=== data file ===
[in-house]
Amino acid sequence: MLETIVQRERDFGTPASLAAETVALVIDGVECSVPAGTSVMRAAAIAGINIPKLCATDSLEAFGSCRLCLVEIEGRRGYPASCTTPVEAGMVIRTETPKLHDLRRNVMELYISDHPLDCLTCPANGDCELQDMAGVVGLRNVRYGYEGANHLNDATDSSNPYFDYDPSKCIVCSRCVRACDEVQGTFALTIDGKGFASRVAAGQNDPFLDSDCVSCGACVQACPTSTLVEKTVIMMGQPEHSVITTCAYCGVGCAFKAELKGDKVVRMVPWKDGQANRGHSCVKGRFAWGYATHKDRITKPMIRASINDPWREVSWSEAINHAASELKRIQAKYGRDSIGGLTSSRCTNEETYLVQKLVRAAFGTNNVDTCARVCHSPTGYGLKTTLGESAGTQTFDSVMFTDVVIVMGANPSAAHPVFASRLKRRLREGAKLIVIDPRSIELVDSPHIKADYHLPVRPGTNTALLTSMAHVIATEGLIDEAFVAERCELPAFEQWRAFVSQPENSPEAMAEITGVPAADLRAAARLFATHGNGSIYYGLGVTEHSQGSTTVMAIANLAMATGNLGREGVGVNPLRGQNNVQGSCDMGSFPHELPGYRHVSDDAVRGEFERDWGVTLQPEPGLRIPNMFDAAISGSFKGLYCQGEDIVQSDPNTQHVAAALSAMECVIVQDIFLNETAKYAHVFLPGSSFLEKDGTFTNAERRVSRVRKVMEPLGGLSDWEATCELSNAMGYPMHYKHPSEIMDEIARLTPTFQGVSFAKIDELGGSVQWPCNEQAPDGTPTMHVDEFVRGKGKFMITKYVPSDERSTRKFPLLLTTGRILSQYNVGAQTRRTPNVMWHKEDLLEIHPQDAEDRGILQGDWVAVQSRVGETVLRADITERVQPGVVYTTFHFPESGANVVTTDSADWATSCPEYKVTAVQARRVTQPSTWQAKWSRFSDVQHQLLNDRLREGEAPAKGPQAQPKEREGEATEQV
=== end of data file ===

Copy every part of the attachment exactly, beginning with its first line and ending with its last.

[in-house]
Amino acid sequence: MLETIVQRERDFGTPASLAAETVALVIDGVECSVPAGTSVMRAAAIAGINIPKLCATDSLEAFGSCRLCLVEIEGRRGYPASCTTPVEAGMVIRTETPKLHDLRRNVMELYISDHPLDCLTCPANGDCELQDMAGVVGLRNVRYGYEGANHLNDATDSSNPYFDYDPSKCIVCSRCVRACDEVQGTFALTIDGKGFASRVAAGQNDPFLDSDCVSCGACVQACPTSTLVEKTVIMMGQPEHSVITTCAYCGVGCAFKAELKGDKVVRMVPWKDGQANRGHSCVKGRFAWGYATHKDRITKPMIRASINDPWREVSWSEAINHAASELKRIQAKYGRDSIGGLTSSRCTNEETYLVQKLVRAAFGTNNVDTCARVCHSPTGYGLKTTLGESAGTQTFDSVMFTDVVIVMGANPSAAHPVFASRLKRRLREGAKLIVIDPRSIELVDSPHIKADYHLPVRPGTNTALLTSMAHVIATEGLIDEAFVAERCELPAFEQWRAFVSQPENSPEAMAEITGVPAADLRAAARLFATHGNGSIYYGLGVTEHSQGSTTVMAIANLAMATGNLGREGVGVNPLRGQNNVQGSCDMGSFPHELPGYRHVSDDAVRGEFERDWGVTLQPEPGLRIPNMFDAAISGSFKGLYCQGEDIVQSDPNTQHVAAALSAMECVIVQDIFLNETAKYAHVFLPGSSFLEKDGTFTNAERRVSRVRKVMEPLGGLSDWEATCELSNAMGYPMHYKHPSEIMDEIARLTPTFQGVSFAKIDELGGSVQWPCNEQAPDGTPTMHVDEFVRGKGKFMITKYVPSDERSTRKFPLLLTTGRILSQYNVGAQTRRTPNVMWHKEDLLEIHPQDAEDRGILQGDWVAVQSRVGETVLRADITERVQPGVVYTTFHFPESGANVVTTDSADWATSCPEYKVTAVQARRVTQPSTWQAKWSRFSDVQHQLLNDRLREGEAPAKGPQAQPKEREGEATEQV